Three days out of Kingston I got the word the skipper wanted to see me. I climbed the companion ladder and made my way to the bridge. The gale had picked up since I’d gone below, a wicked cross sea rolling the hull as she rose, but I hardly thought about it. I was more concerned with why I’d been summoned. I only hoped the skipper was sober.
Stepping into his cabin, my stomach filled with ice. Sitting in the Skipper’s chair was the boy.
“It would appear we have a stowaway,” said the Skipper. “He says he knows you.”
Ma said when she was a girl the place had red carpets and a polar bear that stood by the front desk. She said her daddy would take her there on her birthday. They would dine in the fancy restaurant on Lobster Newberg and feel like a couple of swells.
No more. It was a ruin now. Broken gutters, black mold. Windblown garbage caught between the spikes of the rusty iron fence that surrounded the hulking ruin straddling the bluff, its armless marble angels on parapets staring down into the city with soot-streaked faces like the ghosts of murdered prostitutes.
The thought occurs to me that Christ died of asphyxiation from having his arms above his heart, the weight of his body sagging against his diaphragm. At least I’m not upside down, but there’s goddamned small chance anyone is going to find me here before I die. Not that they would let me down even if they did come across me. The wheel is on private property, and though his name isn’t on the deed everyone knows who owns it. They’d avert their eyes, pretend not to see me. They’d figure I deserved it.
And they’d be right, of course.
Though I am certain you have already seen the media stories, I felt compelled to alert you of our success. As you recall, our initial attempts to spread the infection through avian fauna was a failure. Songbirds were too susceptible to its effects, invariably dying before they were able to affect contagion, and the use of raptors or crows proved equally unacceptable. Only when we utilized an invasive species of insect, Poekilocerus Pictus, did we achieve the desired viral saturation in North America.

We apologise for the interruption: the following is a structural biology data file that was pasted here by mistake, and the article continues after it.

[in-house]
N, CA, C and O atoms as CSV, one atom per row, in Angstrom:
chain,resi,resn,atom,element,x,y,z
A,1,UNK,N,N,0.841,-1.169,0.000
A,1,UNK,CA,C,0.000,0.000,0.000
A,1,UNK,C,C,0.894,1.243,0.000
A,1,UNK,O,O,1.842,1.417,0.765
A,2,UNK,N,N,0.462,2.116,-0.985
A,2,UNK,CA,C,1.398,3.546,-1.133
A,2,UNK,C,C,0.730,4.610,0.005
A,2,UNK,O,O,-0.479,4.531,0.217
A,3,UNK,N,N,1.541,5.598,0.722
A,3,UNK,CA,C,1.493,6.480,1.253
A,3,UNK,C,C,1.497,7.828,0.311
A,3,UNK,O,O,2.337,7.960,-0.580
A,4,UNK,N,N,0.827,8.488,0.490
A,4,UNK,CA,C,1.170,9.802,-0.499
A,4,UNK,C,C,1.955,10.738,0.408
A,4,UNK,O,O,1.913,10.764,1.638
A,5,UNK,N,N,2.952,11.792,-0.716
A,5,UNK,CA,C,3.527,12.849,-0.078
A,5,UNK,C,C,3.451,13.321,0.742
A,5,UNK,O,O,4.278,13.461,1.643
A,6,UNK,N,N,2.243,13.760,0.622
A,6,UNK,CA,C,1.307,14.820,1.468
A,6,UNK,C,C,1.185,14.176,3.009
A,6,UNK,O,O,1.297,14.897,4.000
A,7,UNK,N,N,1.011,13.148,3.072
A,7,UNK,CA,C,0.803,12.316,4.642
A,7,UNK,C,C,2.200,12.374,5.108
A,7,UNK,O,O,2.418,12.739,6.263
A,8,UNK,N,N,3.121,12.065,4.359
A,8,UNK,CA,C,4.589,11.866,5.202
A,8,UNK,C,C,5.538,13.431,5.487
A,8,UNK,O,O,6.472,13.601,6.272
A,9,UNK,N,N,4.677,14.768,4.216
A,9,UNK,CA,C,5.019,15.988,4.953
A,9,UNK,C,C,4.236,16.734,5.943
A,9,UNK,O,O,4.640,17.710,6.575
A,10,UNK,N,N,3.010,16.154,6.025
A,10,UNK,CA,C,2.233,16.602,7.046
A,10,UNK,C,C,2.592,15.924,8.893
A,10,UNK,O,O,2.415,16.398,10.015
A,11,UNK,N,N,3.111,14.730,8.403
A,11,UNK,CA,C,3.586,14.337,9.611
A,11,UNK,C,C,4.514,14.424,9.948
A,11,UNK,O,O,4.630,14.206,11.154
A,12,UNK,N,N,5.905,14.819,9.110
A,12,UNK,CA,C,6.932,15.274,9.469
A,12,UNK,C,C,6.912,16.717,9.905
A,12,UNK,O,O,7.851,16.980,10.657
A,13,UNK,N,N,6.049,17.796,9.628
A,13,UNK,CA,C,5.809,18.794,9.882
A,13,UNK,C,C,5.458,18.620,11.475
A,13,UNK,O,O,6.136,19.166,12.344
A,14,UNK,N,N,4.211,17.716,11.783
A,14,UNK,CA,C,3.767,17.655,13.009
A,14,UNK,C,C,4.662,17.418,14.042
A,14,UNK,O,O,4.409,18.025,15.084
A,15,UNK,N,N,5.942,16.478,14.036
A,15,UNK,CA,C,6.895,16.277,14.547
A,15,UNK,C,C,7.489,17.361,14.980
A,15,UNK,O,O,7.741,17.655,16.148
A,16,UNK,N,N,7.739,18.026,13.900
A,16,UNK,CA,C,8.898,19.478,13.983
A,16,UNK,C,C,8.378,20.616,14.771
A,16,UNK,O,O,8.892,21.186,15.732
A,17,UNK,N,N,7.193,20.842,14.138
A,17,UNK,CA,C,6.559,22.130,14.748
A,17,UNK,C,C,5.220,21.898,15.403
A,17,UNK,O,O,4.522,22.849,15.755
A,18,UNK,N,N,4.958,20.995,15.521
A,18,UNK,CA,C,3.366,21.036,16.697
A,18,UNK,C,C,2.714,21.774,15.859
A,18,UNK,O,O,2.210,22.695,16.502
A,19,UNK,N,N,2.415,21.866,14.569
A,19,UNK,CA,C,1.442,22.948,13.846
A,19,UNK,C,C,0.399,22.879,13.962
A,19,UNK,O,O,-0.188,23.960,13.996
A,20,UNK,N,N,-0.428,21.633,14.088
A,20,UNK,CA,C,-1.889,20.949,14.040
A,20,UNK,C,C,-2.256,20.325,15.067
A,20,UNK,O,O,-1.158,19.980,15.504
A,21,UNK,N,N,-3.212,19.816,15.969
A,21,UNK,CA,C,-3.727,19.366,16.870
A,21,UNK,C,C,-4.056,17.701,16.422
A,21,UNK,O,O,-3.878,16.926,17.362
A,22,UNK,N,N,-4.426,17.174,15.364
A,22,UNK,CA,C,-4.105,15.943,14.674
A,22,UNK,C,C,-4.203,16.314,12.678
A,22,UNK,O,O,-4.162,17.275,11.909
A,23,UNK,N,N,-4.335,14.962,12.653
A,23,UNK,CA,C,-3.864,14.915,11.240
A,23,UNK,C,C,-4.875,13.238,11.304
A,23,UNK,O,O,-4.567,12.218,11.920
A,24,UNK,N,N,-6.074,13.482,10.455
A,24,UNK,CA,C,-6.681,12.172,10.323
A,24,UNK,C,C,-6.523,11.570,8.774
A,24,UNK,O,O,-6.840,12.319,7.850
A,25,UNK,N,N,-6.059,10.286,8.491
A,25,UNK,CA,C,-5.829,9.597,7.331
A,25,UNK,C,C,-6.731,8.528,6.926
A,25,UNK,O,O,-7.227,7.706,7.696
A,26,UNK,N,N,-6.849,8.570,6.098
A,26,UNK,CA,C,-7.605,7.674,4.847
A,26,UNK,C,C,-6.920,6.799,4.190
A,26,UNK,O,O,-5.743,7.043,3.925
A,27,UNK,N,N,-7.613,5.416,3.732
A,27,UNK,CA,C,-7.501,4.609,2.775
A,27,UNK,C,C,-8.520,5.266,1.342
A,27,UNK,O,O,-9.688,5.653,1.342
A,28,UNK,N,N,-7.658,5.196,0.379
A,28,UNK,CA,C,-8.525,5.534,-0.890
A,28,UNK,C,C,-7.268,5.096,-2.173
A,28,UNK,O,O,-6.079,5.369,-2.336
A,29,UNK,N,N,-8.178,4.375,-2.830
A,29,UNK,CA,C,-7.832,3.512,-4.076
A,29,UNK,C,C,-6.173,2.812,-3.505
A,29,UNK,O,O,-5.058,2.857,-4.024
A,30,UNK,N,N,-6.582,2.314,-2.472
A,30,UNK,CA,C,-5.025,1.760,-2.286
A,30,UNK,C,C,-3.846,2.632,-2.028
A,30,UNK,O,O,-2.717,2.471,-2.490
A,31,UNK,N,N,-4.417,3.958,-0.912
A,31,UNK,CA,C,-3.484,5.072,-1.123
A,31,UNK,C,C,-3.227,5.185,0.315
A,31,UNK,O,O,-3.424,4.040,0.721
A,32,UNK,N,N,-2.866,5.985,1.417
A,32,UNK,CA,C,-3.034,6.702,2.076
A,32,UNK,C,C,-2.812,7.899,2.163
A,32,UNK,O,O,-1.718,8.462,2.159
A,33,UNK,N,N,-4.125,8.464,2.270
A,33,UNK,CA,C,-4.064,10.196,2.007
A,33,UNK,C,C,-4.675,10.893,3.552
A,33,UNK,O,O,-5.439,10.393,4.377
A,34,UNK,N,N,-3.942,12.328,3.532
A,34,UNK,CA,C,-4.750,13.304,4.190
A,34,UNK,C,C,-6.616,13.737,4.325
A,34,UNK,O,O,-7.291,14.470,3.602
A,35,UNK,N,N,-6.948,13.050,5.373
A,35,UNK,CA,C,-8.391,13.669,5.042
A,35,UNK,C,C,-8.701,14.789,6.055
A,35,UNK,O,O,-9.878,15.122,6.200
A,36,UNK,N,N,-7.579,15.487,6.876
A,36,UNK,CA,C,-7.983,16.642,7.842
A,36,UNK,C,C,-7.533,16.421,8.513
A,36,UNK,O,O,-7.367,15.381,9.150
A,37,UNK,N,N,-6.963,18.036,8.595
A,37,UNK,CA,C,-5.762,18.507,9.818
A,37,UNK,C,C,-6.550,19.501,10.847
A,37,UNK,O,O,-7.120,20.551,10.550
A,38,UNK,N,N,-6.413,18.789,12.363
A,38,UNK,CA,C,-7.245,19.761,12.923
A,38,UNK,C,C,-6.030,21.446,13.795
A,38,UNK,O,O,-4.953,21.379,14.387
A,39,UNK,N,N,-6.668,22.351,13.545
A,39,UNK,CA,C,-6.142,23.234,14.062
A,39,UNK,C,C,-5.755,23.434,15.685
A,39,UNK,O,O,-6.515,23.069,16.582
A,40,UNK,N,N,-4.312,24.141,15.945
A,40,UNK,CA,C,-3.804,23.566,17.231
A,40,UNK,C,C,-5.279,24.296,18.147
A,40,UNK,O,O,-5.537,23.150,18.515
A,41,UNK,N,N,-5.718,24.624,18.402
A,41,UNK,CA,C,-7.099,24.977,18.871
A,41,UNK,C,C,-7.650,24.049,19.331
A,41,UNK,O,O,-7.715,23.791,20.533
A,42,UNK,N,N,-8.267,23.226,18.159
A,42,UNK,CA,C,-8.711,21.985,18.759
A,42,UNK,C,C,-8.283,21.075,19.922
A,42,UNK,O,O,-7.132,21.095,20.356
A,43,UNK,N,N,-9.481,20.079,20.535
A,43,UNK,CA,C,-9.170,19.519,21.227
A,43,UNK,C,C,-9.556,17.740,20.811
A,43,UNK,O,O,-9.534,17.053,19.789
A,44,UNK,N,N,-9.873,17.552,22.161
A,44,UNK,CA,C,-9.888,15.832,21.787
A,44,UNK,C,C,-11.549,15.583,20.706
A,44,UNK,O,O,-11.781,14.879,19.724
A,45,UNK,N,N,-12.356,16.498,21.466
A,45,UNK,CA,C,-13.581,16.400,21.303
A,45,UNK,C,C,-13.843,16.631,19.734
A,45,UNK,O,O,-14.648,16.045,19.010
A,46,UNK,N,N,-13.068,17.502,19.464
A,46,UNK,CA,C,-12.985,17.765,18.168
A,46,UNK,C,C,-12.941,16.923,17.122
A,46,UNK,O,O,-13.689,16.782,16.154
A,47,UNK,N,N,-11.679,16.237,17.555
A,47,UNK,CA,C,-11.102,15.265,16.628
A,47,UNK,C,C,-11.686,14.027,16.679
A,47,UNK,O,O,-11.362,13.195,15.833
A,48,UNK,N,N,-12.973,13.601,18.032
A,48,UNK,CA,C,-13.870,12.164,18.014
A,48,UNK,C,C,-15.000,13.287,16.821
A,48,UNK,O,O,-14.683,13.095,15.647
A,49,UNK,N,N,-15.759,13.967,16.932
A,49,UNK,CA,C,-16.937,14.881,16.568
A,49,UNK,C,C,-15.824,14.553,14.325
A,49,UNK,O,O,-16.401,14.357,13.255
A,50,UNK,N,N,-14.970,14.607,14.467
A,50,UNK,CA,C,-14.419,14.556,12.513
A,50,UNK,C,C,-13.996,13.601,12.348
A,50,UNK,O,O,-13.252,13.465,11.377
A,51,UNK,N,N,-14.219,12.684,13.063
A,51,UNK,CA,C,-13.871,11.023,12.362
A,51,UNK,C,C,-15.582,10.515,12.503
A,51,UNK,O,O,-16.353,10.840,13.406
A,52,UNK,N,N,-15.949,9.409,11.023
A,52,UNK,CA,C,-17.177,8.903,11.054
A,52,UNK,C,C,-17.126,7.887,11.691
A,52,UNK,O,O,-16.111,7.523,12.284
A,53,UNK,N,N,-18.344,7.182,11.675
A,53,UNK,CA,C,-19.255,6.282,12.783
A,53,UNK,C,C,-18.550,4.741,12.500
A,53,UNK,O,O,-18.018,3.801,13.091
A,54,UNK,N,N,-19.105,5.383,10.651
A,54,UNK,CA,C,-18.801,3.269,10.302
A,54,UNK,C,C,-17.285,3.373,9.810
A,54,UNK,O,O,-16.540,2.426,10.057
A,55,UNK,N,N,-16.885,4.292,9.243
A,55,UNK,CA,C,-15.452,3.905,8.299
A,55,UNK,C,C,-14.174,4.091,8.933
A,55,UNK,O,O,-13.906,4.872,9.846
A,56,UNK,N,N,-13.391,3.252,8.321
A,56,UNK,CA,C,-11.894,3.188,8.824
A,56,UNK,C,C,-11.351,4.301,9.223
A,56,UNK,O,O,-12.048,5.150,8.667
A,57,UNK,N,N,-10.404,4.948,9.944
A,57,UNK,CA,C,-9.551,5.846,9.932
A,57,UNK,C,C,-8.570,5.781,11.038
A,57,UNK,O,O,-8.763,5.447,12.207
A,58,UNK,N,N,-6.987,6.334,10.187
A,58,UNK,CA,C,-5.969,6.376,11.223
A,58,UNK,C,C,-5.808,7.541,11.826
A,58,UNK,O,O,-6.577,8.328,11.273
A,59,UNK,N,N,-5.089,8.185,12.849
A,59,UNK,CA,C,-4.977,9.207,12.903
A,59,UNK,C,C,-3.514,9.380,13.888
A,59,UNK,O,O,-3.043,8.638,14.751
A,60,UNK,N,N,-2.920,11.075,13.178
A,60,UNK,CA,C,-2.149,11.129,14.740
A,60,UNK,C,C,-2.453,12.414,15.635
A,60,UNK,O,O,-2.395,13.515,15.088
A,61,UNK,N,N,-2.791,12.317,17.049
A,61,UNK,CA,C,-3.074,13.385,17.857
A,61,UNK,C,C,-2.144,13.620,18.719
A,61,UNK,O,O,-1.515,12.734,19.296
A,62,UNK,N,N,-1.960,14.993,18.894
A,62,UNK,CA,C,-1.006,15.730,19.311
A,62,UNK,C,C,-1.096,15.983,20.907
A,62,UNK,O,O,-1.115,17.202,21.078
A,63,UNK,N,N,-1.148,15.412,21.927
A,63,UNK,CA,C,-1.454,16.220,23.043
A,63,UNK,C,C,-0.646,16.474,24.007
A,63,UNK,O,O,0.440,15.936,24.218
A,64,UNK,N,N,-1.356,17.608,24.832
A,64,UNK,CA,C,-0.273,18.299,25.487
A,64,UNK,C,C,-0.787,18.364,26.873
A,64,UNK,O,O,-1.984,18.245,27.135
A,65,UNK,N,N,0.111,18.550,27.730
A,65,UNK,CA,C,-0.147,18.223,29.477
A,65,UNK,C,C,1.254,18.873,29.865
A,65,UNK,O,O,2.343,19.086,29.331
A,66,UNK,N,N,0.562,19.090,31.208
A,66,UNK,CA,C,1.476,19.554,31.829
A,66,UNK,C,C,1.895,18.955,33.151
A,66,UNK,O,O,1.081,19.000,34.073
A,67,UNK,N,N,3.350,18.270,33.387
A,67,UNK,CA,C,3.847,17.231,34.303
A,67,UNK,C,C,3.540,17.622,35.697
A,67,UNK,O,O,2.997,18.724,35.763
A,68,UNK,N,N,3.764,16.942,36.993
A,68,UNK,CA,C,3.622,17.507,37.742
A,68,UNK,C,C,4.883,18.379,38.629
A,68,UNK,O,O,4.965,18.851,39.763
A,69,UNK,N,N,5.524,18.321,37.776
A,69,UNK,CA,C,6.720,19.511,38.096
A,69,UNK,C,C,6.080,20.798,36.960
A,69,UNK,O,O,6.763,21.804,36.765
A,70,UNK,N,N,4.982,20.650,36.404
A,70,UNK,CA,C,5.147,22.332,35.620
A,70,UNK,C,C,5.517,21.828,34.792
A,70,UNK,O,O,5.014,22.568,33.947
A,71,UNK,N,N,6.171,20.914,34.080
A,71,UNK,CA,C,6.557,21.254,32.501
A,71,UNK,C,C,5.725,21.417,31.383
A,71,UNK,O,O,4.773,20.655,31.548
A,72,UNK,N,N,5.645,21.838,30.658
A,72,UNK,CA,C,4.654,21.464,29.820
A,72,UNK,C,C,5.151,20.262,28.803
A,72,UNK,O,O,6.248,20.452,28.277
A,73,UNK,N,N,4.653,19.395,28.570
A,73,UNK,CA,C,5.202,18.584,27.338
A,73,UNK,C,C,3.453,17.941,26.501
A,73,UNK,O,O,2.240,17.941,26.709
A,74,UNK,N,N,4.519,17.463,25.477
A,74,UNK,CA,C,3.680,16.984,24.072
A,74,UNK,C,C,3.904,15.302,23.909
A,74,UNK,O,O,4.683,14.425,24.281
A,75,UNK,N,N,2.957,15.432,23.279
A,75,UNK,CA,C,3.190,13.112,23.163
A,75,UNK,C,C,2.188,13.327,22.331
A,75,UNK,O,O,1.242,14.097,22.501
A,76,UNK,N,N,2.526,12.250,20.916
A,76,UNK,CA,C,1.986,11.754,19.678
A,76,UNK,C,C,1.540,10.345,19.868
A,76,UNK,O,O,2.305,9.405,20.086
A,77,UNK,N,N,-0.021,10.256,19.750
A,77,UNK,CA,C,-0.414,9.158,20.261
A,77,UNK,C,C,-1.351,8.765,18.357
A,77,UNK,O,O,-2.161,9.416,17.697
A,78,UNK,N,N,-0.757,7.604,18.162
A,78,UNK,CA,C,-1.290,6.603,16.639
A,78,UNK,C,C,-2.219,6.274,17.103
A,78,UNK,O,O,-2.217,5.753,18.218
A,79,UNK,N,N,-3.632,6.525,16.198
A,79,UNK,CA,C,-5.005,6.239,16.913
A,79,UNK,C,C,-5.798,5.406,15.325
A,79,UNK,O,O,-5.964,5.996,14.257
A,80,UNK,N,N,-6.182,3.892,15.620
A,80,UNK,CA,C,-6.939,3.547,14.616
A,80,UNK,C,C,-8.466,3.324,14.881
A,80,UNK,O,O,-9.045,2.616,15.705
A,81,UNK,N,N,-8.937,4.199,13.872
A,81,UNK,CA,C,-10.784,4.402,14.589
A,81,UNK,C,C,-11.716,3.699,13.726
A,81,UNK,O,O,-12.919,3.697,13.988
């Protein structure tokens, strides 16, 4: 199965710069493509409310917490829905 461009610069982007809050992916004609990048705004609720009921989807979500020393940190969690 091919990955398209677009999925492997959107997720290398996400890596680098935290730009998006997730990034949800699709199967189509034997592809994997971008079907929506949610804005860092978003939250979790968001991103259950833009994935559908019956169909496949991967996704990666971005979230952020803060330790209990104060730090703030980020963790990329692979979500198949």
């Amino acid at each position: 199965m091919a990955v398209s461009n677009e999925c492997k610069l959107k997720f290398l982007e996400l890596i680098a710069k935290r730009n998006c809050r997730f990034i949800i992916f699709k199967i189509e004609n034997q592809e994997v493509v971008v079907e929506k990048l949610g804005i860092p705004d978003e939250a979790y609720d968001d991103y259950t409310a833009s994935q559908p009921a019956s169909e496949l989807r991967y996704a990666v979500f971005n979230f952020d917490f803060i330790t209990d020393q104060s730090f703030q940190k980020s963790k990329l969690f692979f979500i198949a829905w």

I suggest that we allow the death toll to climb before we commence vaccine sales.
This story is part of the Friday Fictioneers weekly 100-word prompt.
I told the judge that the Almighty is responsible how I turned out. He made me this way. It ain’t my fault my purpose don’t fit with society. I am what I am.
As a boy I’d spend long hours of wishing, thinking how much better suited I’d been to Indian times when killings was common and the law scarce. I growed up knowing I’d kill people, that it was something I just had to do.
You see, death is the only thing I got in common with regular folks. By sharing their death, I can know what love feels like.